2018 IDA Annual Reading, Literacy & Learning Conference
General Sessions

Opening General Session • Wednesday, October 24 • 4:30 p.m. – 6:00 p.m.

We know what we know, so what do we do now? Implementing best practices in all schools

Discover the latest in dyslexia research and its implications for interventions in school during this interactive discussion with distinguished researchers and educators. Attendees will learn what research is teaching us about dyslexia, the role of research in school-based interventions, and why interventions should be aligned with research. 


Peggy McCardle, Ph.D., M.P.H.P

Peggy McCardle Consulting, LLC

Research Scientist
Haskins Laboratories

Claudia Koochek

Head of School
Westmark School
Shawn Anthony Robinson, Ph.D.

Pure and Complete Phonics LLC

Senior Research Associate
Wisconsin's Equity and Inclusion Laboratory (Wei LAB)
University of Wisconsin Madison

Bob Broudo

President and Headmaster
Landmark School

Margie Gillis, Ed.D., C.A.L.T.

Founder and President
Literacy How

Research Affiliate
Fairfield University & Haskins Laboratories

Joanna Christodoulou, Ed.D.

Assistant Professor
Dept. of Communication Sciences and Disorders

MGH Institute of Health Professions

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Thursday General Session • October 25 • 8:00 a.m. – 9:30 a.m.

Presentation of the Samuel Torrey Orton Award
Samual Torrey Orton and June Lyday Orton Memorial Lecture

Why is it so difficult to diagnose dyslexia, and how can we do it better?
Rick Wagner, Ph.D.

It is common for individuals with dyslexia to be misdiagnosed or not diagnosed at all. But now that we understand more about why this happens, we can use this understanding to improve our efforts to identify and help individuals with dyslexia. In this session, Dr. Wagner describes one path toward improving the diagnosis of dyslexia.

Presentation of IDA's Early Career Award for Contributions to Research to Dr. Peng Peng 

Friday General Session • October 25 • 1:30 p.m. – 3:00 p.m.

Norman Geschwind Memorial Lecture

A Molecular Genetic Perspective on Speech and Language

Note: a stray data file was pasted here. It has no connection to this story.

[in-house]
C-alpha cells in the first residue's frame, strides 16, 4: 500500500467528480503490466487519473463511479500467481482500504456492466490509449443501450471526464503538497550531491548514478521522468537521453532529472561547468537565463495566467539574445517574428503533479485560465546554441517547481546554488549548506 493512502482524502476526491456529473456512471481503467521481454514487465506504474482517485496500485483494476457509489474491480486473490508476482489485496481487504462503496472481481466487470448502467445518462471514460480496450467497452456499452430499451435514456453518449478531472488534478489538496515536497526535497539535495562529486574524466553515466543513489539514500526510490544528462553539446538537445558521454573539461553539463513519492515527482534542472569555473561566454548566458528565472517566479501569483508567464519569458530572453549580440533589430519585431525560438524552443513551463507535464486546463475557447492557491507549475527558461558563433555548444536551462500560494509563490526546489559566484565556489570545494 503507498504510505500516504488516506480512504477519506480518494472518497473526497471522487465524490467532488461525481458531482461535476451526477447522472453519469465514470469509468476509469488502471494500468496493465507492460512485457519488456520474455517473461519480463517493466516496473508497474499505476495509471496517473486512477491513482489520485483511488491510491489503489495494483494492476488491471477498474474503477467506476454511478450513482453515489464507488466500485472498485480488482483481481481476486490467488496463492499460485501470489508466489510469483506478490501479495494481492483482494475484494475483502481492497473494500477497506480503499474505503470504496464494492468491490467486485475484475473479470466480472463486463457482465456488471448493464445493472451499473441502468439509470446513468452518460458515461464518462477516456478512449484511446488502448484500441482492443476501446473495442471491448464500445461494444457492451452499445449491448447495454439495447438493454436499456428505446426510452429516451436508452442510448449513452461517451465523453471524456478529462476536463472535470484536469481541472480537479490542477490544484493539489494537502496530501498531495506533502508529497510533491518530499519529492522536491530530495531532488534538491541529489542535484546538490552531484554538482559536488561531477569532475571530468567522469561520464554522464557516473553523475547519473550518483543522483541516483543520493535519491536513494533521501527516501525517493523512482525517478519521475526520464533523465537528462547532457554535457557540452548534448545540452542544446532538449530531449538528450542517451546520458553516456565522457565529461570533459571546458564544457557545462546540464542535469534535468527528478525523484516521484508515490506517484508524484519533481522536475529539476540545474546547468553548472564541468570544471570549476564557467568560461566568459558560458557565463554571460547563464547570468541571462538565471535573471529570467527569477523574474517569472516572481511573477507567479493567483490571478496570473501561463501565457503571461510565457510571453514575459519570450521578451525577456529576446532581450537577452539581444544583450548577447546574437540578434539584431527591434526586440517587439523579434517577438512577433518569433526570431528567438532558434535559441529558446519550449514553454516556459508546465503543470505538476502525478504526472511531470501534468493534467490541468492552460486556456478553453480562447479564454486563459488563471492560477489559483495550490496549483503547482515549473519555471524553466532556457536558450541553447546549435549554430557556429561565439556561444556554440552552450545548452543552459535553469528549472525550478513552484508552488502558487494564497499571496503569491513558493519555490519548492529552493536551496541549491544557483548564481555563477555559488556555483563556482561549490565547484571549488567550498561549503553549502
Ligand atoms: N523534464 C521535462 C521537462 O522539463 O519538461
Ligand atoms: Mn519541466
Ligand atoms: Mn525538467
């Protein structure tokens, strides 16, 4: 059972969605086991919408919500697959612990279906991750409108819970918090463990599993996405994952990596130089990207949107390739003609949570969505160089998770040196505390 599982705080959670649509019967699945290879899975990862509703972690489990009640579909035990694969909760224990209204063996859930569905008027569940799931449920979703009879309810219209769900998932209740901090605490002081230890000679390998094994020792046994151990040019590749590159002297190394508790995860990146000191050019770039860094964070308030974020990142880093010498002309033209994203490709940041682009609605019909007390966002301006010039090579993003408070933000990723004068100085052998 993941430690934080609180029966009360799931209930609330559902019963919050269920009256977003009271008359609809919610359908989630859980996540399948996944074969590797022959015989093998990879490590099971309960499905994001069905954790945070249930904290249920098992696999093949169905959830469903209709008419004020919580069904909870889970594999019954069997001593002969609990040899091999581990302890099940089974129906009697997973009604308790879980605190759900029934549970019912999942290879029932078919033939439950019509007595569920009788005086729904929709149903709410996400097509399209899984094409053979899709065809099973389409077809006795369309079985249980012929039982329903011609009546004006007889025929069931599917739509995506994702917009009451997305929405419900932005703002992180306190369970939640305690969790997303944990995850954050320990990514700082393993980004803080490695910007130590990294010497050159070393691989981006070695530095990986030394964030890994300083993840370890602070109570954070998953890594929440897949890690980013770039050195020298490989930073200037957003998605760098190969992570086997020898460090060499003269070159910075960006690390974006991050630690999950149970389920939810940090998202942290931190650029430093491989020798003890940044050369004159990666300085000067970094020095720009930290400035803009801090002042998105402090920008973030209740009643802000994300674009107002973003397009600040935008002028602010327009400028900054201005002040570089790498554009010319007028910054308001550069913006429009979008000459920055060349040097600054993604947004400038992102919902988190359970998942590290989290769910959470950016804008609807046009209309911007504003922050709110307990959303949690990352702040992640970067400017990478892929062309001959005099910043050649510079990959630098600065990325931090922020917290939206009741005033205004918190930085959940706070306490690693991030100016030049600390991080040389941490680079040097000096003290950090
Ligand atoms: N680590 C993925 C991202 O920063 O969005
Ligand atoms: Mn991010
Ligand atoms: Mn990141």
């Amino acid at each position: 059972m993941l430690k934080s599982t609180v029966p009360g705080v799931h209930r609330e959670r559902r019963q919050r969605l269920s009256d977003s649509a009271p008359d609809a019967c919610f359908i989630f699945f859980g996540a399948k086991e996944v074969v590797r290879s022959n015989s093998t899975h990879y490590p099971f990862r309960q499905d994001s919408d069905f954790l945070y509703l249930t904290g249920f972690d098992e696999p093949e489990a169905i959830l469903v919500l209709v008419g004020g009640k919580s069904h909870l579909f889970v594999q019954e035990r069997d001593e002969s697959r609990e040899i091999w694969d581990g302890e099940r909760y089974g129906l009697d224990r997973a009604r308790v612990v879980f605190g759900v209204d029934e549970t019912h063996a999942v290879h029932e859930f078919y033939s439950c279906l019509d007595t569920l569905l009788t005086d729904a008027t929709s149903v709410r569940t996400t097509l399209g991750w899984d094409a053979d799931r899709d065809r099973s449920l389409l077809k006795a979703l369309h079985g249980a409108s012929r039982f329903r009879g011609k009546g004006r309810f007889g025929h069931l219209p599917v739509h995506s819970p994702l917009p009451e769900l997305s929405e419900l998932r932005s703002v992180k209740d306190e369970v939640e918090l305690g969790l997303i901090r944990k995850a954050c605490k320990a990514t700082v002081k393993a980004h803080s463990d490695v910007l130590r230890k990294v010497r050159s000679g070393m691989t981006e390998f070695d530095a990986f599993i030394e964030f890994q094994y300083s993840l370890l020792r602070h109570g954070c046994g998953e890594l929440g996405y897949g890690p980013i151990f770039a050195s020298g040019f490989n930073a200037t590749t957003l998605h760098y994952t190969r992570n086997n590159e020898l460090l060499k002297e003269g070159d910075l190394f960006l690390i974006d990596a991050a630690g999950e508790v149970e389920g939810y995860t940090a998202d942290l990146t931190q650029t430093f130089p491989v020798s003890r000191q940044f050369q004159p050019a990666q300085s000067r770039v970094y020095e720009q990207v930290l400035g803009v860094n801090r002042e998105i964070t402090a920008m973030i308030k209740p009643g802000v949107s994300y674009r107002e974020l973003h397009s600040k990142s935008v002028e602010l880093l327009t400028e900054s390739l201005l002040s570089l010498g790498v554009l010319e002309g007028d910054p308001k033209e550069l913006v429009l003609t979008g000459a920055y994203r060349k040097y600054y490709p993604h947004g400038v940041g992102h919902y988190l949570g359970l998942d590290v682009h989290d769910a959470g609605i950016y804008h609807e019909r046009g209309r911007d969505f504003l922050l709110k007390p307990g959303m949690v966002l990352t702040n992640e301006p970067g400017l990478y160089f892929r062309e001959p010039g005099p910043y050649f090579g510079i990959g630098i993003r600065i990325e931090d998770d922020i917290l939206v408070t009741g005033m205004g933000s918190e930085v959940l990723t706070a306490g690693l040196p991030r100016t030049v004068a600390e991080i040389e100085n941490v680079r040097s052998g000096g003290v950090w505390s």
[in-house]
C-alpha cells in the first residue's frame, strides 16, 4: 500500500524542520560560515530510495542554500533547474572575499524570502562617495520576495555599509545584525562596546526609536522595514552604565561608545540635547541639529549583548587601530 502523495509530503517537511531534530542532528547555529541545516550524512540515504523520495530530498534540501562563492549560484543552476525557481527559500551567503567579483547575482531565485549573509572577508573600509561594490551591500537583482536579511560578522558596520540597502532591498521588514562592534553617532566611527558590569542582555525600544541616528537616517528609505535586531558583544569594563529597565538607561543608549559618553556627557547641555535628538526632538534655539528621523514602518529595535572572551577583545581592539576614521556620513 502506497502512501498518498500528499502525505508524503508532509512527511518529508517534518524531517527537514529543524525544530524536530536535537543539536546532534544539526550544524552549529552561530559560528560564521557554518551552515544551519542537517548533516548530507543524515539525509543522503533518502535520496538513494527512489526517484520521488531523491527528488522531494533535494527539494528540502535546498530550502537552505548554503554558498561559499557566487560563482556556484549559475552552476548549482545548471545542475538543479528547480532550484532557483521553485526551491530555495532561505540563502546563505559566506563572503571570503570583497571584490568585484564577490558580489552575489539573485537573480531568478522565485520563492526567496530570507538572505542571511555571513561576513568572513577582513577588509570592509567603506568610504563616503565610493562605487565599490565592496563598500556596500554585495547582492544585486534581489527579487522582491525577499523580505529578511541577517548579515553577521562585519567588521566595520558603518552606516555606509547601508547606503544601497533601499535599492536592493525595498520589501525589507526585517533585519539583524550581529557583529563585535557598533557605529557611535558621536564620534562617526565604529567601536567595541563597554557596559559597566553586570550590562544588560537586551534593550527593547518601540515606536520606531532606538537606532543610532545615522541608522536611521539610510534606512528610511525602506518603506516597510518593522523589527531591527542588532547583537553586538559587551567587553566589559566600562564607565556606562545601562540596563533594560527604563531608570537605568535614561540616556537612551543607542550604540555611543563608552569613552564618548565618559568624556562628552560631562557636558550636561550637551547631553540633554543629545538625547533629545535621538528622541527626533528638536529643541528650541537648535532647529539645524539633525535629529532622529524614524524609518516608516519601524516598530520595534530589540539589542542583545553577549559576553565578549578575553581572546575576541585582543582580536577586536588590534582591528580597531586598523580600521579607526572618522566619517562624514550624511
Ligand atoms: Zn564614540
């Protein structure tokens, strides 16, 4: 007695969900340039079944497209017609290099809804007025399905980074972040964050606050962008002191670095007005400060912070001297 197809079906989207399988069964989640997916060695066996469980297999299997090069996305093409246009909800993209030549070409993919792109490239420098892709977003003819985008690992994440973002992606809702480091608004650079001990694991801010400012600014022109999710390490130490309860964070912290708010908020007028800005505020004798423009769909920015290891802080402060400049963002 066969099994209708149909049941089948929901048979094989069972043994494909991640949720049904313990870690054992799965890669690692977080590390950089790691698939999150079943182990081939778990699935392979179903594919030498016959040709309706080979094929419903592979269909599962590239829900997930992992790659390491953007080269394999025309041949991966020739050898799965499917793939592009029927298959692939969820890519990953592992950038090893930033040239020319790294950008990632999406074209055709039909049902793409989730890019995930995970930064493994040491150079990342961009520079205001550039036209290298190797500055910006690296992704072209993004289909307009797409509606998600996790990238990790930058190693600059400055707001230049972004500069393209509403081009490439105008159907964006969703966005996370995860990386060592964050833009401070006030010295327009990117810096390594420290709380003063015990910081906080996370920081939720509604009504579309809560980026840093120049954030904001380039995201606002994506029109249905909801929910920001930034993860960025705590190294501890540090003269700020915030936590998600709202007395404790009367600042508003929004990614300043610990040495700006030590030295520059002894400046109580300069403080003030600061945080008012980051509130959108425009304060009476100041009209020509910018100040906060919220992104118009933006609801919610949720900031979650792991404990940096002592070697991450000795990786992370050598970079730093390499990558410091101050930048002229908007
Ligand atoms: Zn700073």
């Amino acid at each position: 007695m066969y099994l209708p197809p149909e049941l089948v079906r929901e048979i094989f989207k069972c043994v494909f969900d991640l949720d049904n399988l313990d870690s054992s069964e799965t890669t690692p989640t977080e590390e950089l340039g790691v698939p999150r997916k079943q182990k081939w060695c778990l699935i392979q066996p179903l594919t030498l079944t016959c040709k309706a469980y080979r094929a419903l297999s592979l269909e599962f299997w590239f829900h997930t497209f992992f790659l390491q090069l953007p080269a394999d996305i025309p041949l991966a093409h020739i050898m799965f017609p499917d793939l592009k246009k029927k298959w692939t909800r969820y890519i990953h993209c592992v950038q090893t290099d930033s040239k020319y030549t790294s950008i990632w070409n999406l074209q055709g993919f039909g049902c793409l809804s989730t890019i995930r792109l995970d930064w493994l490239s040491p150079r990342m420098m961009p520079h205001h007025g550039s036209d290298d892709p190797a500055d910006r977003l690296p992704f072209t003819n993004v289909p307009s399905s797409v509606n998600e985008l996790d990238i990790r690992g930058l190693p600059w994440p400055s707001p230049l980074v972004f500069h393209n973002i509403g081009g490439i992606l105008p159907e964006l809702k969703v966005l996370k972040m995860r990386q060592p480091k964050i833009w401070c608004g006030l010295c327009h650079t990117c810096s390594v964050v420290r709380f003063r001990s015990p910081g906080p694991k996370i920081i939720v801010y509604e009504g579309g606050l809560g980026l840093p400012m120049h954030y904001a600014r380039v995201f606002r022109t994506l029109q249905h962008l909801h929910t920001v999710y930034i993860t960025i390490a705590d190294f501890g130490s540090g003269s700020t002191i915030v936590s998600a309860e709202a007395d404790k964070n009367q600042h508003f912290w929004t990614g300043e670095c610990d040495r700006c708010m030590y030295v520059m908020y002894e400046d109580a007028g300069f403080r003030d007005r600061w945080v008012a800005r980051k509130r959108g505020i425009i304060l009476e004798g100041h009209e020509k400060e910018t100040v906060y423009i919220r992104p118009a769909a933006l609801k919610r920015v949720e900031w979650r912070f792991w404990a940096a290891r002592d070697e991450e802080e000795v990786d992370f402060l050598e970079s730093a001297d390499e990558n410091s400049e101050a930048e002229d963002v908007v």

Simon Fisher


A significant proportion of children have unexpected difficulties mastering speech, language, and reading despite adequate intelligence and opportunity. It has long been suspected that genetic factors make a substantial contribution to such disorders. With advances in DNA methods, scientists can now identify key genes and study how they work. The FOXP2 gene provides a compelling example. Rare mutations of this gene cause problems with learning to sequence mouth movements during speech, accompanied by deficits in language production and comprehension, spanning spoken and written domains. FOXP2 codes for a regulatory protein that switches other genes on and off. Versions of FOXP2 are found in many species; studies of mammals and the FOXPs gene are deciphering how it affects the development and function of brain circuits. This research shows that genetic contributions to human language are built on pathways that are evolutionarily ancient. Overall, the FOXP2 story highlights the value of interdisciplinary research for tracing the connections between genes, neurons, brain circuits, and behavior.


Presentation of the Margaret Byrd Rawson Lifetime Achievement Award to Suzanne Carreker

Saturday General Session • October 26 • 9:00 a.m. – 10:30 a.m.

A Path to Pride and Success
LeDerick Horne

LeDerick Horne is a poet, advocate, and co-author of the book Empowering Students with Hidden Disabilities: A Path to Pride and Success. Within this presentation, LeDerick Horne shares his own experience as a student with a learning disability who was able to graduate from college with a bachelor’s degree in mathematics. As one of the nation’s most sought-after speakers dedicated to improving the outcomes of youth with disabilities, LeDerick helps all students develop positive identities as people with disabilities. In this session, LeDerick shares strategies to help students reach their transition goals and develop positive relationships in school and as adults.


Presentation of the Pinnacle Award to Jared Blank